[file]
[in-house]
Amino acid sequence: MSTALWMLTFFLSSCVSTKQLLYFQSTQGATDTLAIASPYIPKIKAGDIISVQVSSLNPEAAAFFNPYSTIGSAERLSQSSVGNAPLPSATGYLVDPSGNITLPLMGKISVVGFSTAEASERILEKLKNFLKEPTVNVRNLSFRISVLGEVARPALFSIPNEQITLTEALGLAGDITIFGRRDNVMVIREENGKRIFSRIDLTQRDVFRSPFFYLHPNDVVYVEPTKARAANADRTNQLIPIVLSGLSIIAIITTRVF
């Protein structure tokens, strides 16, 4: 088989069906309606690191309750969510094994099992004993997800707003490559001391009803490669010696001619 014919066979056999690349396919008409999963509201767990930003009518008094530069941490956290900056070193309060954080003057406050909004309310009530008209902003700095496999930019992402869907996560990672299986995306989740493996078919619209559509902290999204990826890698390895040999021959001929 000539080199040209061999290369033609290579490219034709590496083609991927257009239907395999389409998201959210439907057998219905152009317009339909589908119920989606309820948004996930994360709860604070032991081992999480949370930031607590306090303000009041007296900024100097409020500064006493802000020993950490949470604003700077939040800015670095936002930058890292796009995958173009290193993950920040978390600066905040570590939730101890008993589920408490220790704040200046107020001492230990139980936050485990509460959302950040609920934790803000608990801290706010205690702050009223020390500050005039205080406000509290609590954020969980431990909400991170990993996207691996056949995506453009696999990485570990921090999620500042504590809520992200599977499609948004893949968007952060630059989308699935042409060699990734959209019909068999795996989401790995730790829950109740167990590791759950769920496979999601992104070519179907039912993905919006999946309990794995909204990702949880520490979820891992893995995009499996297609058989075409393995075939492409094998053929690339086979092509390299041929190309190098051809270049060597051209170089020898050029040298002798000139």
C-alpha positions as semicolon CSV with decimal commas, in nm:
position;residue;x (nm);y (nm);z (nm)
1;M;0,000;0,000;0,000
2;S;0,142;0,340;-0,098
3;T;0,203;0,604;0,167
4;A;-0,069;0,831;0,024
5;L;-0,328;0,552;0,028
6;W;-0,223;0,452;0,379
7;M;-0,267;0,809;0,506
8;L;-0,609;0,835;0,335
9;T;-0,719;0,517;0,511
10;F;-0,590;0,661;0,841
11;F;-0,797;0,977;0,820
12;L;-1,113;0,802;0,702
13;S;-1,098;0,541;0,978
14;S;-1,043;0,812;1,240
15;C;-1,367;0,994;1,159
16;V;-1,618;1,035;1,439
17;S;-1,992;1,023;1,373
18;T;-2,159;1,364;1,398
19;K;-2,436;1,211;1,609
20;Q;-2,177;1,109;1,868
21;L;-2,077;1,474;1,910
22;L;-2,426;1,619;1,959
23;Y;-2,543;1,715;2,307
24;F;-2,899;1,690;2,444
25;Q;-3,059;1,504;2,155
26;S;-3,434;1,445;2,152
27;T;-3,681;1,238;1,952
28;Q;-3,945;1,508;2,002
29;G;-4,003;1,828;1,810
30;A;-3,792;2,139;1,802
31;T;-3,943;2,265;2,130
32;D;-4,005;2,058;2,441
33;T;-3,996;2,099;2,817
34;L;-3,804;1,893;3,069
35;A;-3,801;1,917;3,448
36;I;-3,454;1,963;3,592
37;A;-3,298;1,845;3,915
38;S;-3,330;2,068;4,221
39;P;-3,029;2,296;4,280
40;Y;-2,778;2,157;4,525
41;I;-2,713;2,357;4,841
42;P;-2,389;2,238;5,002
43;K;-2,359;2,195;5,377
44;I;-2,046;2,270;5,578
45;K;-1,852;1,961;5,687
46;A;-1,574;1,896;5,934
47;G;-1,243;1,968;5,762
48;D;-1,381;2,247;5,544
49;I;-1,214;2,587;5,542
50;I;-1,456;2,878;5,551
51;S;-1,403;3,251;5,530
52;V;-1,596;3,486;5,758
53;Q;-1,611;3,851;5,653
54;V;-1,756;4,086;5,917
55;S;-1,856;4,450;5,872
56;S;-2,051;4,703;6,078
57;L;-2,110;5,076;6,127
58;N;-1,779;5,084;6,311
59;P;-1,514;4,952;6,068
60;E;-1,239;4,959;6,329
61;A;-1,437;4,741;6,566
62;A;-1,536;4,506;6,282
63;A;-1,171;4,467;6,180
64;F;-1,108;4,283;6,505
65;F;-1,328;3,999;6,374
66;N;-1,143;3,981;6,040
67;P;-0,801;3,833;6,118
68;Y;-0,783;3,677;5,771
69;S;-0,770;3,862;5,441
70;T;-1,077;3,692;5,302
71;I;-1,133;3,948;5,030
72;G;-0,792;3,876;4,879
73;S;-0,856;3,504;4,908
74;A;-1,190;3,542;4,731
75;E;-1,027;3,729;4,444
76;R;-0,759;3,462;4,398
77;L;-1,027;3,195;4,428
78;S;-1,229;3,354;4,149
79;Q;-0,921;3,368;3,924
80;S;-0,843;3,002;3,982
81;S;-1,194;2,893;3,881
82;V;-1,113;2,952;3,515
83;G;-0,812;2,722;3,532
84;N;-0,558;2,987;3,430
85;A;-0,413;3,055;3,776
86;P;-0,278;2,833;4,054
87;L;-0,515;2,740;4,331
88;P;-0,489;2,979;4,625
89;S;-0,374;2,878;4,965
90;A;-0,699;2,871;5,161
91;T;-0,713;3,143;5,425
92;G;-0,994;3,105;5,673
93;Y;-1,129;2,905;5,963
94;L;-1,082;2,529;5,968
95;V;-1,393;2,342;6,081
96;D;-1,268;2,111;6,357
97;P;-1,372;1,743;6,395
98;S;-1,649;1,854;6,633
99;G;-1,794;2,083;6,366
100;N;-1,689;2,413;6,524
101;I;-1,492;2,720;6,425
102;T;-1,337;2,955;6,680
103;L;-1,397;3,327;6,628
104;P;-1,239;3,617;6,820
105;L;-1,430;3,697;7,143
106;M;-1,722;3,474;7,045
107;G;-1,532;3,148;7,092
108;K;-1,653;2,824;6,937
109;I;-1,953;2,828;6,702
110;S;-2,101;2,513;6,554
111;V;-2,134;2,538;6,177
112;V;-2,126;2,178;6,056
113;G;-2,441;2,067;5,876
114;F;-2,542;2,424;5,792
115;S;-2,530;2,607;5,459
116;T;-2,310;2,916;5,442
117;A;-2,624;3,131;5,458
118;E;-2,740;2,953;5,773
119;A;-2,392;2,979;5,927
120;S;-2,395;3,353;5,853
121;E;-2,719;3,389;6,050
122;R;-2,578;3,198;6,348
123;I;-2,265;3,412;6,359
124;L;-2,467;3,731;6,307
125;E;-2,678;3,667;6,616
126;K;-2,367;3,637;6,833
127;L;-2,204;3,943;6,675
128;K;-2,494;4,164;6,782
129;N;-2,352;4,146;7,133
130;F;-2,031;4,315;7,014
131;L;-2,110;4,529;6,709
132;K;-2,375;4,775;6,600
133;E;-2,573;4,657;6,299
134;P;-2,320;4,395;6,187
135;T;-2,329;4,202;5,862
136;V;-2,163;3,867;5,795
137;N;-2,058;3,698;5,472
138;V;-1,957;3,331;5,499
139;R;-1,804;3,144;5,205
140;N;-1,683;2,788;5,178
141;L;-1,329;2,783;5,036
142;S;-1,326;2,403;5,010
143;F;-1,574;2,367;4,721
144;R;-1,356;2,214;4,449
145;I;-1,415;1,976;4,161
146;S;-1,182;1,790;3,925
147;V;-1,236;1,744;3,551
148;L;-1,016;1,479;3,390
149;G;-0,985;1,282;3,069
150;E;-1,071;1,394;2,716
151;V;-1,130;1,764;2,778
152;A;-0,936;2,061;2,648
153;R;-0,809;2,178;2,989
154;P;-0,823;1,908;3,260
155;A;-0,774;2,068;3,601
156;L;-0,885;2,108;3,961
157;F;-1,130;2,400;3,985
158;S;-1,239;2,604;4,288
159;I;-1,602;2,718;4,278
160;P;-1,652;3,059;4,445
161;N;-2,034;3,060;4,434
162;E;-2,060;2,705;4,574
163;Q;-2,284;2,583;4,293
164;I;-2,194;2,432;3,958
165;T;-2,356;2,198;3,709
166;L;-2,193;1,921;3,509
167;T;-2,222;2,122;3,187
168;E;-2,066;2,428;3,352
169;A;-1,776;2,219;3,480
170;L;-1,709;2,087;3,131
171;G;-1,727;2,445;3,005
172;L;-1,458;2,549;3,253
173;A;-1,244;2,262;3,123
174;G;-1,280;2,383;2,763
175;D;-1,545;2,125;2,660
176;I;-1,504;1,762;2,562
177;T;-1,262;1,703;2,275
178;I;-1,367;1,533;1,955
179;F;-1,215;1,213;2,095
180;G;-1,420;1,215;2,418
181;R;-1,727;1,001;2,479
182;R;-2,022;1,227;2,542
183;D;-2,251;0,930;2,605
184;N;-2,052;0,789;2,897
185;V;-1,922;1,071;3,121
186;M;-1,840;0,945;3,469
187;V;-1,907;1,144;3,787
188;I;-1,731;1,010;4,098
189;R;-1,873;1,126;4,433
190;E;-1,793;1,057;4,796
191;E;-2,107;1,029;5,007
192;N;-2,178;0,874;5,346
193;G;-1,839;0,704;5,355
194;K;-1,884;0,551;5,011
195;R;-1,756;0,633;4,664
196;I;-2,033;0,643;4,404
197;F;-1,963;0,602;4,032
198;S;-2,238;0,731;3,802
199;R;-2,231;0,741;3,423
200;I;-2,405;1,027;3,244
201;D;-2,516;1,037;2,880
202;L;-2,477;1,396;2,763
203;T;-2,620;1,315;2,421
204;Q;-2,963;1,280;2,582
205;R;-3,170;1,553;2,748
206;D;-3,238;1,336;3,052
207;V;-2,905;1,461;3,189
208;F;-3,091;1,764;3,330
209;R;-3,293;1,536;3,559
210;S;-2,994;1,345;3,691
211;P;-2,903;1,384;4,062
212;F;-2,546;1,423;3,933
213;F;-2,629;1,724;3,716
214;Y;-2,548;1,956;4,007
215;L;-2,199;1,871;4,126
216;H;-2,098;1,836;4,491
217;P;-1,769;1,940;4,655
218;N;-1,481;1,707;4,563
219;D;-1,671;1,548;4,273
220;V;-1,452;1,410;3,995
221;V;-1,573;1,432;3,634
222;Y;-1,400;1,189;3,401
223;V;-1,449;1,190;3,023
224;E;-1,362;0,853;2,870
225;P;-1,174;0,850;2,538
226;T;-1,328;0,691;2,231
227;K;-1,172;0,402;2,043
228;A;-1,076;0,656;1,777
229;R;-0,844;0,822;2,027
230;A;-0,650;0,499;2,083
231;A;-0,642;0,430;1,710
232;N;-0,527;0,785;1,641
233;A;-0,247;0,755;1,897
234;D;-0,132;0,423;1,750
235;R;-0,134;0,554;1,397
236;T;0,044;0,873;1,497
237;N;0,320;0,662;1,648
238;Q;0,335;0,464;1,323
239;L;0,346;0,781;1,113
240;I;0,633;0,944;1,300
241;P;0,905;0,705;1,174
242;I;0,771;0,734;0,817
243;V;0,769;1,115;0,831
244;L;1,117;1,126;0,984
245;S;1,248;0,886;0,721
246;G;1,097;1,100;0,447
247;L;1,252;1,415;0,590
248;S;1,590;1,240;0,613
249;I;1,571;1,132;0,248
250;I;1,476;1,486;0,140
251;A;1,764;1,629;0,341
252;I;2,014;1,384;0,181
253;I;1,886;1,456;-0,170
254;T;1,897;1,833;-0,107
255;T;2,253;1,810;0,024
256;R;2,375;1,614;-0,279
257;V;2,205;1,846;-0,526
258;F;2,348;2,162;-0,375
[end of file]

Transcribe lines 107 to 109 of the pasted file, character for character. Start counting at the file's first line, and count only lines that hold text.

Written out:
102;T;-1,337;2,955;6,680
103;L;-1,397;3,327;6,628
104;P;-1,239;3,617;6,820